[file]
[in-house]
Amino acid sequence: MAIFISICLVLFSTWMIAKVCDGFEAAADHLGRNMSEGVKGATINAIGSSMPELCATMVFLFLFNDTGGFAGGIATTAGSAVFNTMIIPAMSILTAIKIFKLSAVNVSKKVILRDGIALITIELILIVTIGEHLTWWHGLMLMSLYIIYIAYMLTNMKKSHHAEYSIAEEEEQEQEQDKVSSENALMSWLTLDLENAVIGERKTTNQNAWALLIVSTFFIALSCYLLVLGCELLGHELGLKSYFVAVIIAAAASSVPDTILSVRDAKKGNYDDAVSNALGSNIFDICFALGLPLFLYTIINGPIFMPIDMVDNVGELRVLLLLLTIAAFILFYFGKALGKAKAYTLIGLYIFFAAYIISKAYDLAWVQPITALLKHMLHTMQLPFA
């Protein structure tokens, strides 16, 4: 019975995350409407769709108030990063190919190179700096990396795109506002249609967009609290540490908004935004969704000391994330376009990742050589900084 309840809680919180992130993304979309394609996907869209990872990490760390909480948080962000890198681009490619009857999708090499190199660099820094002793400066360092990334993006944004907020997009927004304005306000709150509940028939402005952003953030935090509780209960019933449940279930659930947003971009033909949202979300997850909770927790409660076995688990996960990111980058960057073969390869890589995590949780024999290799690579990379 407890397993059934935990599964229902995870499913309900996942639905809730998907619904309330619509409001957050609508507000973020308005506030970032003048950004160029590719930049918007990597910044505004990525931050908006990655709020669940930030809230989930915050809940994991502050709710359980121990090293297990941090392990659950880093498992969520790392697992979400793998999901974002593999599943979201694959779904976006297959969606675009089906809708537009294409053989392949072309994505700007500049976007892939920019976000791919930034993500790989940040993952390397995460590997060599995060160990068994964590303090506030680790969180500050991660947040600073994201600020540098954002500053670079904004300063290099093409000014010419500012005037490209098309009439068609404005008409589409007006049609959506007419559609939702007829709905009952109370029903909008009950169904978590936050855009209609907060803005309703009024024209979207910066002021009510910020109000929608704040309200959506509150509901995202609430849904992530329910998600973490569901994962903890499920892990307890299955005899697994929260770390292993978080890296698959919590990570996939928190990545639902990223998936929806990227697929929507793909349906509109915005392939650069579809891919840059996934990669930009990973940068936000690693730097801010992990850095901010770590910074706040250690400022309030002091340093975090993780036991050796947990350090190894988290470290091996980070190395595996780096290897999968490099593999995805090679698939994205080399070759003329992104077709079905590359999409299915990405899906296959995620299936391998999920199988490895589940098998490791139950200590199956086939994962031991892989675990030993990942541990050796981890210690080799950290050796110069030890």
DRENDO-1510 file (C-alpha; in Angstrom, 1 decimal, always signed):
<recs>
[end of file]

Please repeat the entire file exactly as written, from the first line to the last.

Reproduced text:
[in-house]
Amino acid sequence: MAIFISICLVLFSTWMIAKVCDGFEAAADHLGRNMSEGVKGATINAIGSSMPELCATMVFLFLFNDTGGFAGGIATTAGSAVFNTMIIPAMSILTAIKIFKLSAVNVSKKVILRDGIALITIELILIVTIGEHLTWWHGLMLMSLYIIYIAYMLTNMKKSHHAEYSIAEEEEQEQEQDKVSSENALMSWLTLDLENAVIGERKTTNQNAWALLIVSTFFIALSCYLLVLGCELLGHELGLKSYFVAVIIAAAASSVPDTILSVRDAKKGNYDDAVSNALGSNIFDICFALGLPLFLYTIINGPIFMPIDMVDNVGELRVLLLLLTIAAFILFYFGKALGKAKAYTLIGLYIFFAAYIISKAYDLAWVQPITALLKHMLHTMQLPFA
């Protein structure tokens, strides 16, 4: 019975995350409407769709108030990063190919190179700096990396795109506002249609967009609290540490908004935004969704000391994330376009990742050589900084 309840809680919180992130993304979309394609996907869209990872990490760390909480948080962000890198681009490619009857999708090499190199660099820094002793400066360092990334993006944004907020997009927004304005306000709150509940028939402005952003953030935090509780209960019933449940279930659930947003971009033909949202979300997850909770927790409660076995688990996960990111980058960057073969390869890589995590949780024999290799690579990379 407890397993059934935990599964229902995870499913309900996942639905809730998907619904309330619509409001957050609508507000973020308005506030970032003048950004160029590719930049918007990597910044505004990525931050908006990655709020669940930030809230989930915050809940994991502050709710359980121990090293297990941090392990659950880093498992969520790392697992979400793998999901974002593999599943979201694959779904976006297959969606675009089906809708537009294409053989392949072309994505700007500049976007892939920019976000791919930034993500790989940040993952390397995460590997060599995060160990068994964590303090506030680790969180500050991660947040600073994201600020540098954002500053670079904004300063290099093409000014010419500012005037490209098309009439068609404005008409589409007006049609959506007419559609939702007829709905009952109370029903909008009950169904978590936050855009209609907060803005309703009024024209979207910066002021009510910020109000929608704040309200959506509150509901995202609430849904992530329910998600973490569901994962903890499920892990307890299955005899697994929260770390292993978080890296698959919590990570996939928190990545639902990223998936929806990227697929929507793909349906509109915005392939650069579809891919840059996934990669930009990973940068936000690693730097801010992990850095901010770590910074706040250690400022309030002091340093975090993780036991050796947990350090190894988290470290091996980070190395595996780096290897999968490099593999995805090679698939994205080399070759003329992104077709079905590359999409299915990405899906296959995620299936391998999920199988490895589940098998490791139950200590199956086939994962031991892989675990030993990942541990050796981890210690080799950290050796110069030890």
DRENDO-1510 file (C-alpha; in Angstrom, 1 decimal, always signed):
<recs>